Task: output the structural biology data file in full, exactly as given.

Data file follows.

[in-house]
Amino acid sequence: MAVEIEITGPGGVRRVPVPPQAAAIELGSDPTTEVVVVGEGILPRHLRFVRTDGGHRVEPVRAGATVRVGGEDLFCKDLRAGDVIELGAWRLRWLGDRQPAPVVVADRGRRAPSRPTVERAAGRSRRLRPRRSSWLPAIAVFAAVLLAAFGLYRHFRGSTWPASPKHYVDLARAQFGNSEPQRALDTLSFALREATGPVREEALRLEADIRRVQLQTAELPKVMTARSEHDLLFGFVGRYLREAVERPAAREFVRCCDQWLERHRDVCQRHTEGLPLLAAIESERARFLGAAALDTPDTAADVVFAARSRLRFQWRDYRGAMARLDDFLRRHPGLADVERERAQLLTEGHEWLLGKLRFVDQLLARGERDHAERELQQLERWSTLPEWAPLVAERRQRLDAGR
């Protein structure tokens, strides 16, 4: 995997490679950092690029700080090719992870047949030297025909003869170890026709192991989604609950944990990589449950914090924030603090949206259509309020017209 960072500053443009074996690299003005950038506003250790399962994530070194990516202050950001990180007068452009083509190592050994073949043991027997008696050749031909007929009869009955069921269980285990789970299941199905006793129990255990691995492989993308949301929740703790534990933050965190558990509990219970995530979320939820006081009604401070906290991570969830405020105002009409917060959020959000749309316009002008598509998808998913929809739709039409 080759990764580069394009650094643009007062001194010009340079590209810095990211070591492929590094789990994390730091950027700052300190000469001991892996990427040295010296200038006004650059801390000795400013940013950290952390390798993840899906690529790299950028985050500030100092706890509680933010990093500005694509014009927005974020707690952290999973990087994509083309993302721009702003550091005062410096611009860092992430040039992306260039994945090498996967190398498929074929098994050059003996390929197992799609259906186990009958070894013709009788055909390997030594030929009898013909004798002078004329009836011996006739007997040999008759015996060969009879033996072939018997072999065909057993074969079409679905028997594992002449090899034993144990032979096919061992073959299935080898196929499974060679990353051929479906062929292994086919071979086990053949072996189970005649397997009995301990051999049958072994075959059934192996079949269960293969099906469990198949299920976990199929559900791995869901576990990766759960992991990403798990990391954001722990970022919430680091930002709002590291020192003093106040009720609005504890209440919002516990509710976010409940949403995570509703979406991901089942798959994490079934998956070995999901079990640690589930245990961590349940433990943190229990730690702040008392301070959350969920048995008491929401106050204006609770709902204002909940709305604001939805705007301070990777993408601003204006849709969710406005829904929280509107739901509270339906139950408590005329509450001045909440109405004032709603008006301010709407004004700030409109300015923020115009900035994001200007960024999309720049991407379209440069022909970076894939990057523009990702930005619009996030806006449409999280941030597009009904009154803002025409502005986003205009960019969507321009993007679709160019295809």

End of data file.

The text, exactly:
[in-house]
Amino acid sequence: MAVEIEITGPGGVRRVPVPPQAAAIELGSDPTTEVVVVGEGILPRHLRFVRTDGGHRVEPVRAGATVRVGGEDLFCKDLRAGDVIELGAWRLRWLGDRQPAPVVVADRGRRAPSRPTVERAAGRSRRLRPRRSSWLPAIAVFAAVLLAAFGLYRHFRGSTWPASPKHYVDLARAQFGNSEPQRALDTLSFALREATGPVREEALRLEADIRRVQLQTAELPKVMTARSEHDLLFGFVGRYLREAVERPAAREFVRCCDQWLERHRDVCQRHTEGLPLLAAIESERARFLGAAALDTPDTAADVVFAARSRLRFQWRDYRGAMARLDDFLRRHPGLADVERERAQLLTEGHEWLLGKLRFVDQLLARGERDHAERELQQLERWSTLPEWAPLVAERRQRLDAGR
């Protein structure tokens, strides 16, 4: 995997490679950092690029700080090719992870047949030297025909003869170890026709192991989604609950944990990589449950914090924030603090949206259509309020017209 960072500053443009074996690299003005950038506003250790399962994530070194990516202050950001990180007068452009083509190592050994073949043991027997008696050749031909007929009869009955069921269980285990789970299941199905006793129990255990691995492989993308949301929740703790534990933050965190558990509990219970995530979320939820006081009604401070906290991570969830405020105002009409917060959020959000749309316009002008598509998808998913929809739709039409 080759990764580069394009650094643009007062001194010009340079590209810095990211070591492929590094789990994390730091950027700052300190000469001991892996990427040295010296200038006004650059801390000795400013940013950290952390390798993840899906690529790299950028985050500030100092706890509680933010990093500005694509014009927005974020707690952290999973990087994509083309993302721009702003550091005062410096611009860092992430040039992306260039994945090498996967190398498929074929098994050059003996390929197992799609259906186990009958070894013709009788055909390997030594030929009898013909004798002078004329009836011996006739007997040999008759015996060969009879033996072939018997072999065909057993074969079409679905028997594992002449090899034993144990032979096919061992073959299935080898196929499974060679990353051929479906062929292994086919071979086990053949072996189970005649397997009995301990051999049958072994075959059934192996079949269960293969099906469990198949299920976990199929559900791995869901576990990766759960992991990403798990990391954001722990970022919430680091930002709002590291020192003093106040009720609005504890209440919002516990509710976010409940949403995570509703979406991901089942798959994490079934998956070995999901079990640690589930245990961590349940433990943190229990730690702040008392301070959350969920048995008491929401106050204006609770709902204002909940709305604001939805705007301070990777993408601003204006849709969710406005829904929280509107739901509270339906139950408590005329509450001045909440109405004032709603008006301010709407004004700030409109300015923020115009900035994001200007960024999309720049991407379209440069022909970076894939990057523009990702930005619009996030806006449409999280941030597009009904009154803002025409502005986003205009960019969507321009993007679709160019295809």